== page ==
Observation of the Day: Investment advisors are swarming like bees
While I do blog from time to time here, OK a little more than that, I technically do not work in any field related to investing. I actually work in the auto industry (insert joke here). My company has an office in a building that's owned by a major REIT.
A number of the tenants of my building have not surprisingly run into financial difficulty over the past year and have either gone bankrupt or moved out to less expensive space. As this was happening I thought to myself "Man, the company that owns our building is screwed. There's no way that they'll be able to fill all of this empty space."
Boy was I wrong. New companies are occupying this vacant space at a rapid pace. I finally wondered to myself today "Who in the heck are all of these new companies and where are they coming from?" So I did a quick walk around the building and looked at the corporate directory.
It turns out that just about all of them are some how related to advising others on investing their money or managing money directly. While I am not in the city, I am within driving distance of Wall Street. Apparently people who worked on "The Street" are being laid off in droves and they are forming their own companies.
The names of the new companies in my building looks like a dictionary of buzzwords. I kid you not, the following is a real list of the names of some of these companies (I've changed them slightly to protect the innocent):
XYZ Capital Management (there is three of these)
XYZ Wealth Planning
XYZ Financial Group
XYZ Brokerage Services
XYZ Advisory Services
XYZ Risk Management
XYZ Financial Services
XYZ Securities Corp.
The fact that investment advisors are swarming around me like bees has something to do with the part of the country that I'm in, but good grief. I guess that after beeing...excuse me being...on the street for all these years these guys don't have any other skills, but something's going to have to give. There's not enough money in the world for all of these guys to survive. I wonder how many of them make it...50% at best? That's probably very optimistic.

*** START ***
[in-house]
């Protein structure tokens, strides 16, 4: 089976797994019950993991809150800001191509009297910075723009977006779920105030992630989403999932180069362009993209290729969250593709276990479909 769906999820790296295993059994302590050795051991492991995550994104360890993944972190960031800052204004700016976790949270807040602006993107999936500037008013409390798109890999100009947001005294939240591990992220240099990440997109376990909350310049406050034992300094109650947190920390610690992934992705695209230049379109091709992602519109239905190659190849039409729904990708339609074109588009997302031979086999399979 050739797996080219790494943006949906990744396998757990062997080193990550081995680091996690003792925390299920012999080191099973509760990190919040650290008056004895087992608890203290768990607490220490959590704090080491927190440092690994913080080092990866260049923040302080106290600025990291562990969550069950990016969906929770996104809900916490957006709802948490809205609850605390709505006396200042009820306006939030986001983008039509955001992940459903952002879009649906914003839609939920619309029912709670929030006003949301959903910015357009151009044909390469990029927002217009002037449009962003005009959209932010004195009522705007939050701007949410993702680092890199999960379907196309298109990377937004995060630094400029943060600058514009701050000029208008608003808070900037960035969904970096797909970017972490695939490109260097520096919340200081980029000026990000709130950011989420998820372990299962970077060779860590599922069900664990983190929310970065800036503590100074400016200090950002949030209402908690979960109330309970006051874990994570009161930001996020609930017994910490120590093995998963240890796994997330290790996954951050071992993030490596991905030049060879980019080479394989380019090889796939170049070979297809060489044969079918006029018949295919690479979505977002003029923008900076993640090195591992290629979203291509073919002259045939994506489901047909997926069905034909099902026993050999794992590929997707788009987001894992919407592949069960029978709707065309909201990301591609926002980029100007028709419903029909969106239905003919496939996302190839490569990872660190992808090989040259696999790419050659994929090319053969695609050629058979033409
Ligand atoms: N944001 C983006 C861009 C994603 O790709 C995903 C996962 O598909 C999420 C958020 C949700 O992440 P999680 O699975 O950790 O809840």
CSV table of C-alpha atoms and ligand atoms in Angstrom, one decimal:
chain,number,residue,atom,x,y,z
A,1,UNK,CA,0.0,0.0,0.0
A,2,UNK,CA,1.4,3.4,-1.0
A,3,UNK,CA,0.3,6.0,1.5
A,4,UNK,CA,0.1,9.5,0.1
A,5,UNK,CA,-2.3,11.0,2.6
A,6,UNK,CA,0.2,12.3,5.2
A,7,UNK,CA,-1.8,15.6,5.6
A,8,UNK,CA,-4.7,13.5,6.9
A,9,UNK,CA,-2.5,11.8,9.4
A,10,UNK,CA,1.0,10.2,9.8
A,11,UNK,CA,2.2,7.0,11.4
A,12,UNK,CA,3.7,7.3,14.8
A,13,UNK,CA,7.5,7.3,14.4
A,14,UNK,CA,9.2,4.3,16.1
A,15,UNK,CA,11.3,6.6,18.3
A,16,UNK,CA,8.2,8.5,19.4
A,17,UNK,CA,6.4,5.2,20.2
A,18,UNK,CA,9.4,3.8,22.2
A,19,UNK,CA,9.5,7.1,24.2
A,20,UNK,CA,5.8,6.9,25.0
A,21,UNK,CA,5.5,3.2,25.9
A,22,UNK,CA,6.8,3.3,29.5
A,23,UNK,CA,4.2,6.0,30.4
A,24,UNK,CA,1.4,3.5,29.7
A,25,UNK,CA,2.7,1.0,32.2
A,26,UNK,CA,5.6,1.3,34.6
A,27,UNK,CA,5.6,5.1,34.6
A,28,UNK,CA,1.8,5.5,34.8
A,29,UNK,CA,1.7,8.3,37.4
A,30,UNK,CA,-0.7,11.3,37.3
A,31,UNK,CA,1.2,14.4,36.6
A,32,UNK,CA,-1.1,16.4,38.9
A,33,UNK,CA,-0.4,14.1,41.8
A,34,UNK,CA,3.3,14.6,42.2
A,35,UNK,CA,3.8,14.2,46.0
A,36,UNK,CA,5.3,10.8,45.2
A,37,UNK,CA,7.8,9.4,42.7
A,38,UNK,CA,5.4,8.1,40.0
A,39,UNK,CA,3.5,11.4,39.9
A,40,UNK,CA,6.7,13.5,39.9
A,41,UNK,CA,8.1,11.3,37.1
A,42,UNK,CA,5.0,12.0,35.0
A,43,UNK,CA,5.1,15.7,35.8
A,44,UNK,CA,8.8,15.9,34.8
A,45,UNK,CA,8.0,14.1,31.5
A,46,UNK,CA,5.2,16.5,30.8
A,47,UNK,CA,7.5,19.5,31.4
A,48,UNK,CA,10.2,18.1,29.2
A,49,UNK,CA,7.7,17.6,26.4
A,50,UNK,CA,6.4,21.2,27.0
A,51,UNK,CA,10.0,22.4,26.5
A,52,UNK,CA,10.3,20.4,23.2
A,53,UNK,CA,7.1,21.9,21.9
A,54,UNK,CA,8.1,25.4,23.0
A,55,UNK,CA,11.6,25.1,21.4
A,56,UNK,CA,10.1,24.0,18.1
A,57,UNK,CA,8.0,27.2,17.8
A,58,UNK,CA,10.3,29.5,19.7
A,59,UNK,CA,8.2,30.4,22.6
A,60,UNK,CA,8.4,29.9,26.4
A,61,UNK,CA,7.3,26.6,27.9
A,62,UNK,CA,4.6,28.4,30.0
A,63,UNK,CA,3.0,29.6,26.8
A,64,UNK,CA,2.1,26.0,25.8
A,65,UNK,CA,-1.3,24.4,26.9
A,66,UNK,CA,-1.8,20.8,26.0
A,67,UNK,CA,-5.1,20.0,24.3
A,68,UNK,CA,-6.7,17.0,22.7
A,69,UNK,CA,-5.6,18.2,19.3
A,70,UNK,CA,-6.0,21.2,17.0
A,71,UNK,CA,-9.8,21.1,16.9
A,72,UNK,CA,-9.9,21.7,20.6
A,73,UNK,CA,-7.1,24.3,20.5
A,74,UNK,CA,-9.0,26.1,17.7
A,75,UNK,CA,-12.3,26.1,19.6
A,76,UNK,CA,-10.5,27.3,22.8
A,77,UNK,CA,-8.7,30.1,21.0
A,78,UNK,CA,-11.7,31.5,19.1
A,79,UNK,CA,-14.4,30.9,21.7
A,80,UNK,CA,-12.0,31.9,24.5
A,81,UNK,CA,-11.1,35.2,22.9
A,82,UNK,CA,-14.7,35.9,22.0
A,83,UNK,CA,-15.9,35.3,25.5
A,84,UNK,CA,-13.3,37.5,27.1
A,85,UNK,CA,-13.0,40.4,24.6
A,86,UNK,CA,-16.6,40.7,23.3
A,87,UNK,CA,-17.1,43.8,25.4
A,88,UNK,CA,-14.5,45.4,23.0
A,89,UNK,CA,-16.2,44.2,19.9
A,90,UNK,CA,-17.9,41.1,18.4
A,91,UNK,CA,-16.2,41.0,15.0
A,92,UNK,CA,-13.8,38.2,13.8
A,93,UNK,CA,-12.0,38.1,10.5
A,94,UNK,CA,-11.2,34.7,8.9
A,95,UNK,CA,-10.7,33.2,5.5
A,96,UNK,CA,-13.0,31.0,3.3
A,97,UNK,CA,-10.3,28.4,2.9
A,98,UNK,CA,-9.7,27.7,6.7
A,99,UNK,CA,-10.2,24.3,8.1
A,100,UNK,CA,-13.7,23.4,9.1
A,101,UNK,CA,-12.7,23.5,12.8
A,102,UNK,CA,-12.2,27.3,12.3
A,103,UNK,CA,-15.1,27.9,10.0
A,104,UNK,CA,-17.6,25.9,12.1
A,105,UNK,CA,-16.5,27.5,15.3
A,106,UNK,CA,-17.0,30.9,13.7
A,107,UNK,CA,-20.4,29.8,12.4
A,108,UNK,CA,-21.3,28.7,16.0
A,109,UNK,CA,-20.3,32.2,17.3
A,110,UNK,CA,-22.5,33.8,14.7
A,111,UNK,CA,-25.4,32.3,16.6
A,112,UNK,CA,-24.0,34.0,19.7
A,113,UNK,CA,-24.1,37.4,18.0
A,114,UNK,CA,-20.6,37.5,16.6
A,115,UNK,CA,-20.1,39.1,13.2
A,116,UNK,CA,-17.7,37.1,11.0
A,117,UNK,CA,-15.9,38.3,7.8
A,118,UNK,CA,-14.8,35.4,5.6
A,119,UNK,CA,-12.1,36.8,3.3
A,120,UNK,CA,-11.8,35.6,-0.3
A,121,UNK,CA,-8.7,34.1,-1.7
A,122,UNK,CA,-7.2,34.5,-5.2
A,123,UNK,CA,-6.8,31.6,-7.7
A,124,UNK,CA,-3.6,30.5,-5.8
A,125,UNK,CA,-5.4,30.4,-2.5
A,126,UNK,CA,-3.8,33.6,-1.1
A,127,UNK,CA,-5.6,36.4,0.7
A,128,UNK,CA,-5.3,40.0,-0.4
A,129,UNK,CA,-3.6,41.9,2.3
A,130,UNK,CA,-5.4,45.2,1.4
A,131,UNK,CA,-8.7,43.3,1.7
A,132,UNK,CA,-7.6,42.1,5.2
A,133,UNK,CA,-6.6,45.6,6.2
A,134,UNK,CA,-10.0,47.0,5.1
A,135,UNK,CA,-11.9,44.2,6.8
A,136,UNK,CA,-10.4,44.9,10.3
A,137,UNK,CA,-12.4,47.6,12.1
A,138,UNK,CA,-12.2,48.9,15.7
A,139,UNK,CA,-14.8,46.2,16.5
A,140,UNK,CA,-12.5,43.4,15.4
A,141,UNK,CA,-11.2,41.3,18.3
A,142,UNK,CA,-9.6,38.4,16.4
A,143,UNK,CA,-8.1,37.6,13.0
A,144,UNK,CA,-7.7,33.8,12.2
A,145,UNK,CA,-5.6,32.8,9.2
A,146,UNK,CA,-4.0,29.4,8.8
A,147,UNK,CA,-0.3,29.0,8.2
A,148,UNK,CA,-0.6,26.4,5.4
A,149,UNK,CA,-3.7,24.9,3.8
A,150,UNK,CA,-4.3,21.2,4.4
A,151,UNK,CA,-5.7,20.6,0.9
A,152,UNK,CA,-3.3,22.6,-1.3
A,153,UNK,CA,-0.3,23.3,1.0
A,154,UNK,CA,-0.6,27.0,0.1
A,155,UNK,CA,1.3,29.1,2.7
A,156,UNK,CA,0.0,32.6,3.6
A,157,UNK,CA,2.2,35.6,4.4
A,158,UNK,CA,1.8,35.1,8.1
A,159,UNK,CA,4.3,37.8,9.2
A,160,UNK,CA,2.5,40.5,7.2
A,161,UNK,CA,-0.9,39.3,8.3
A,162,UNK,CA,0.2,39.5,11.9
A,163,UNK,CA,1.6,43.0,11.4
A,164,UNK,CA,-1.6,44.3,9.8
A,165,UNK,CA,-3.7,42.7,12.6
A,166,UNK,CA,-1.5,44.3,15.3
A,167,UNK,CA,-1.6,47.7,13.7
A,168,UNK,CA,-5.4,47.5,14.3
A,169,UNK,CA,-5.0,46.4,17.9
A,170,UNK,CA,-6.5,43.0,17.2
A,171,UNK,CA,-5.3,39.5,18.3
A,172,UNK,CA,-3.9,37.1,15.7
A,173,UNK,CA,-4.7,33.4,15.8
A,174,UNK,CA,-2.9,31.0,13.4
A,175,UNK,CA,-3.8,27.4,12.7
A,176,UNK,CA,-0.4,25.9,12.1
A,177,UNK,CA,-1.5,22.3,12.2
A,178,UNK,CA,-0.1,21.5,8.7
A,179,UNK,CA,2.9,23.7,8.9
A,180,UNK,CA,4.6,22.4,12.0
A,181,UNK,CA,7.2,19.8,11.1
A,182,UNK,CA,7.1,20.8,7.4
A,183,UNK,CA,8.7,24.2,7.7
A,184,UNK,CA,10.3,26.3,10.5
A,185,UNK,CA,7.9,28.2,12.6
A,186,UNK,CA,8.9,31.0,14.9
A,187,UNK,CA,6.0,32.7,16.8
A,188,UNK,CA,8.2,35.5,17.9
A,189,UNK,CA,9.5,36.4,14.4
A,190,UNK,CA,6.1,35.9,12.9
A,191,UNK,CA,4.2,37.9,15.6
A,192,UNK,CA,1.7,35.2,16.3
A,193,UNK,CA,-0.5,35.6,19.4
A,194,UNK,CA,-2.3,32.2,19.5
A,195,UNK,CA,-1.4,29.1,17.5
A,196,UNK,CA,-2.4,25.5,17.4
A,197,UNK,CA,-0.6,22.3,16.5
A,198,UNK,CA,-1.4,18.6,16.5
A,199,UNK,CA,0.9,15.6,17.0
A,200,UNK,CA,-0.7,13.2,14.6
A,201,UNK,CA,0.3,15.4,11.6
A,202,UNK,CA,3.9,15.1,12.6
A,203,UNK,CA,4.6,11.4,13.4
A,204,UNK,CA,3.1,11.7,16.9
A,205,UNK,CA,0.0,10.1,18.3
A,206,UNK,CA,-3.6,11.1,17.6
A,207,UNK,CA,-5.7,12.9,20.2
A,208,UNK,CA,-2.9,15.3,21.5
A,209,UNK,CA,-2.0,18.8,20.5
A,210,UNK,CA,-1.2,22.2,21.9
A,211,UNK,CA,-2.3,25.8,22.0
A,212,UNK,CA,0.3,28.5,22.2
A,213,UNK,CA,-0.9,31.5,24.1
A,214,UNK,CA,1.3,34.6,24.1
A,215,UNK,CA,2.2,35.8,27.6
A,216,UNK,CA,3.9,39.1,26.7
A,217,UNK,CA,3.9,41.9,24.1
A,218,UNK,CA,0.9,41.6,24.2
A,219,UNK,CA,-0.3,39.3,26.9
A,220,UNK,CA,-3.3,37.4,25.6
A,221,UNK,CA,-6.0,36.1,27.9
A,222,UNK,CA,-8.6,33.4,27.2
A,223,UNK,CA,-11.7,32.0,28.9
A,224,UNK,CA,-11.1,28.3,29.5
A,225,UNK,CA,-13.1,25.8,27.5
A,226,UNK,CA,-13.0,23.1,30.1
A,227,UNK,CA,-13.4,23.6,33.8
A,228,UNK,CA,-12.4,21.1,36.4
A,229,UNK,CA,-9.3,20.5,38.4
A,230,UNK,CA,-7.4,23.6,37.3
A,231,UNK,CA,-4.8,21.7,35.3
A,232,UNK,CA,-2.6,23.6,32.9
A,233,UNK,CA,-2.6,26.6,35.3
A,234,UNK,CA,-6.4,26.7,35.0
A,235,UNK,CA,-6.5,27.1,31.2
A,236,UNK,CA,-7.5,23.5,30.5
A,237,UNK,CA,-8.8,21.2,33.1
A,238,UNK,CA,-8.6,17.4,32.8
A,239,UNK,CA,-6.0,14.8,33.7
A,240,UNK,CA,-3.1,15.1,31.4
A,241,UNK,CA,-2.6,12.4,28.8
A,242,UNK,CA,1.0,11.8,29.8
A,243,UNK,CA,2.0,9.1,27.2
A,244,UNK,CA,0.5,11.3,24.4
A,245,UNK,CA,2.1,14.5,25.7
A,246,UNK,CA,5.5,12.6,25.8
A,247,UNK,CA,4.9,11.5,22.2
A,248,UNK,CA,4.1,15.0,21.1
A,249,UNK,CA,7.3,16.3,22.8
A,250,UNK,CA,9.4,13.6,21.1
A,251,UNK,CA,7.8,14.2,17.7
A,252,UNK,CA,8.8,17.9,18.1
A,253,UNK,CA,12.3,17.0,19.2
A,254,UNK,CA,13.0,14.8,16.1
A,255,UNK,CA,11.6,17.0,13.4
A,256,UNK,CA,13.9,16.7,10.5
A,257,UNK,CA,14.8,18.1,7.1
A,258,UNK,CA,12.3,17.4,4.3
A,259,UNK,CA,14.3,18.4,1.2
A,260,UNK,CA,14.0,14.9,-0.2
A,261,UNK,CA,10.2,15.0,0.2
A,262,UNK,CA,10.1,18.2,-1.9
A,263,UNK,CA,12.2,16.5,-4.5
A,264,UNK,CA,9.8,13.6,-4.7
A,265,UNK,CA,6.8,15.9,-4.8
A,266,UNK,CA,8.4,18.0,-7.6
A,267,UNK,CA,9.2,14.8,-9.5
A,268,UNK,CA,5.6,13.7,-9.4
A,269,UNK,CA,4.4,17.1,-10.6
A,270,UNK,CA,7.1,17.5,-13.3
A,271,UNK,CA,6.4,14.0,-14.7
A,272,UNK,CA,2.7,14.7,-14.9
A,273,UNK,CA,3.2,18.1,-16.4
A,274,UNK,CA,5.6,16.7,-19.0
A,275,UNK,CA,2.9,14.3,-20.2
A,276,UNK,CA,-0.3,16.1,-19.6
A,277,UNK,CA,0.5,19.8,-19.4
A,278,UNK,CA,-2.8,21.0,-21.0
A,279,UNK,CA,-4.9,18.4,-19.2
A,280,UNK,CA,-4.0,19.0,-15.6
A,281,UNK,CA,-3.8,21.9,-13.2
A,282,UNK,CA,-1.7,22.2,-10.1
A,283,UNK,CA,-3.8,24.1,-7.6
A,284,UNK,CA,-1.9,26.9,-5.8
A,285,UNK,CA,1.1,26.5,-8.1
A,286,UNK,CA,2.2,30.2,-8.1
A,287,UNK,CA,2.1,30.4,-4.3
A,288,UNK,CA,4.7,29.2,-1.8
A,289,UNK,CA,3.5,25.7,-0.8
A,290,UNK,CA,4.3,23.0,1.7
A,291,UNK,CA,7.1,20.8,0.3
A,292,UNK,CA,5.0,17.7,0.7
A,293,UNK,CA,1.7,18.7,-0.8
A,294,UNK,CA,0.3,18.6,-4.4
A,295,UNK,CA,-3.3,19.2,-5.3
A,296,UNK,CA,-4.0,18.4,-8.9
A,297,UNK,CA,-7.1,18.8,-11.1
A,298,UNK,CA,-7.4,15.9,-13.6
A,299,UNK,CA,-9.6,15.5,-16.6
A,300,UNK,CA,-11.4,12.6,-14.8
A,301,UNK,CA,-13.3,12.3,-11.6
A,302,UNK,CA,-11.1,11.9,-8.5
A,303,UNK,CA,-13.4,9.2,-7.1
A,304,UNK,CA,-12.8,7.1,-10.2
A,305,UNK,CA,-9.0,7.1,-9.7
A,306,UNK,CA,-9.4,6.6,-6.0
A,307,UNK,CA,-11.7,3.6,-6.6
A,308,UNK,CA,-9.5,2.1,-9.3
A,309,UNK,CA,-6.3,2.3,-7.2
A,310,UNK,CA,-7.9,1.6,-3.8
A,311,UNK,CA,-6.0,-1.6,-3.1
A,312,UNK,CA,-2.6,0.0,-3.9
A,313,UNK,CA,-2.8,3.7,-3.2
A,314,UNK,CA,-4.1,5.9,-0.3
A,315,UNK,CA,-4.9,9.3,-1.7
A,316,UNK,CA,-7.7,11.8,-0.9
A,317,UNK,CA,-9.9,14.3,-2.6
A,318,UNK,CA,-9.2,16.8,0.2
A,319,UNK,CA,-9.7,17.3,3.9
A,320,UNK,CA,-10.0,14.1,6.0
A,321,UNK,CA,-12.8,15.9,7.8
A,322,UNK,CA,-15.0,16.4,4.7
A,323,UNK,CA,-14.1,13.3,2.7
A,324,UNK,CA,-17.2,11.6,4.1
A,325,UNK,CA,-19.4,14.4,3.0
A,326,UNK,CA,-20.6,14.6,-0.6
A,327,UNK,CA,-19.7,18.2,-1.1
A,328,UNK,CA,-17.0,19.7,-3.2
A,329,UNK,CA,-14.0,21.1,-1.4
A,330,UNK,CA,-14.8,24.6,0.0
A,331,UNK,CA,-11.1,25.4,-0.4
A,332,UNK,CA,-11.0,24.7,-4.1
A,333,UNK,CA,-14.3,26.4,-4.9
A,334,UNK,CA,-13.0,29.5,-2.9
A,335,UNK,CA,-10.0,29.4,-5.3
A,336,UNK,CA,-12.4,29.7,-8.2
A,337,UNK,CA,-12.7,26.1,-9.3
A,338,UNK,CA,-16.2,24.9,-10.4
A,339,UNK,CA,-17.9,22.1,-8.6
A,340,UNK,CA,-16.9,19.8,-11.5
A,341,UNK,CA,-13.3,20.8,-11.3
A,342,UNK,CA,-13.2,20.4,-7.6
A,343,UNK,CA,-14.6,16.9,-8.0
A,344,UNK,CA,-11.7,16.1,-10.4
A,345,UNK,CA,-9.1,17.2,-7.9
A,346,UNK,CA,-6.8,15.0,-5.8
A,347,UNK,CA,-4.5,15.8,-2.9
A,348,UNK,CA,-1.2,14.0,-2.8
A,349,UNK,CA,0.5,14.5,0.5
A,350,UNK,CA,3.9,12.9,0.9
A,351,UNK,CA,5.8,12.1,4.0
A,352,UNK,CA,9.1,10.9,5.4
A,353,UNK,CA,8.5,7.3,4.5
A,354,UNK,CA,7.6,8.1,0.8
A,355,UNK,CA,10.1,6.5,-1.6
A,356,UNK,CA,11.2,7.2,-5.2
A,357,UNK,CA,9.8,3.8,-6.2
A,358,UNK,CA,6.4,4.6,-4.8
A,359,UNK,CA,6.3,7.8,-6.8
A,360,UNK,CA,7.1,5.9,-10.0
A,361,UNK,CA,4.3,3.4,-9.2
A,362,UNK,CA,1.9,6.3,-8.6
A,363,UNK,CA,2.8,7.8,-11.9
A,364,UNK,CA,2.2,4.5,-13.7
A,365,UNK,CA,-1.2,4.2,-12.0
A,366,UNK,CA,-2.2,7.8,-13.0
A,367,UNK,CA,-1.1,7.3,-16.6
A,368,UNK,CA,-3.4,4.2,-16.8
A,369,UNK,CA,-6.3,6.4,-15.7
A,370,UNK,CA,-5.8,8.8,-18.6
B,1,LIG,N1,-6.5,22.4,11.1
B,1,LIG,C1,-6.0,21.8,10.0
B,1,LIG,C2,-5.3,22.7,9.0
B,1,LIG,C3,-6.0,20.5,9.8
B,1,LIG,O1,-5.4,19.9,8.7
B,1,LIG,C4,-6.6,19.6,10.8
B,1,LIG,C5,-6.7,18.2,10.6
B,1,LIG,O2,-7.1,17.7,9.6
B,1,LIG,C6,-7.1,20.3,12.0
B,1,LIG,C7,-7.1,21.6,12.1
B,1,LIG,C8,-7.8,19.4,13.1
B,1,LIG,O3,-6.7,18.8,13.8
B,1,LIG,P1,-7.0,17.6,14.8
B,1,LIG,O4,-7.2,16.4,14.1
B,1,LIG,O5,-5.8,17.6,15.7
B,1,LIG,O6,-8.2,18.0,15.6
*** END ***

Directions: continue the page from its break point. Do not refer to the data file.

Anyhow, that's my random observation for the day. The question is what are we going to do with it. One conclusion that I have been able to draw, and I don't like it either, is that real estate in my area likely has much further to fall. It was propped up by all of these Wall Street bonus babies for years and now that pool is drying up (not completely, but it's not like it was).
Another conclusion that one can draw is that the shift in power towards banks and Wall Street over the past decade, and the resulting astronomical salaries there, has sucked America's talented people away from real, useful industries.
Ideally an economy should be based upon producing things that people want to buy...particularly people abroad. The U.S. consumes a lot, but produces very little in terms of real, tangible things. Instead of adding value, for years we have been using leverage and financial smoke and mirrors to create the illusion of productivity, spending some of the money that we made from doing so on massages, fancy coffee, and financial advice domestically while sending the bulk of it abroad for tangible goods. That's part of the reason why we're in the mess that we find ourselves in today.
Don't get me wrong. Investing is very important and there certainly is a place for investment advisors, I actually find investing and economics fascinating and wouldn't mind becoming more involved in the field some day, but the sector seems to be a little overcrowded.
That's my $0.02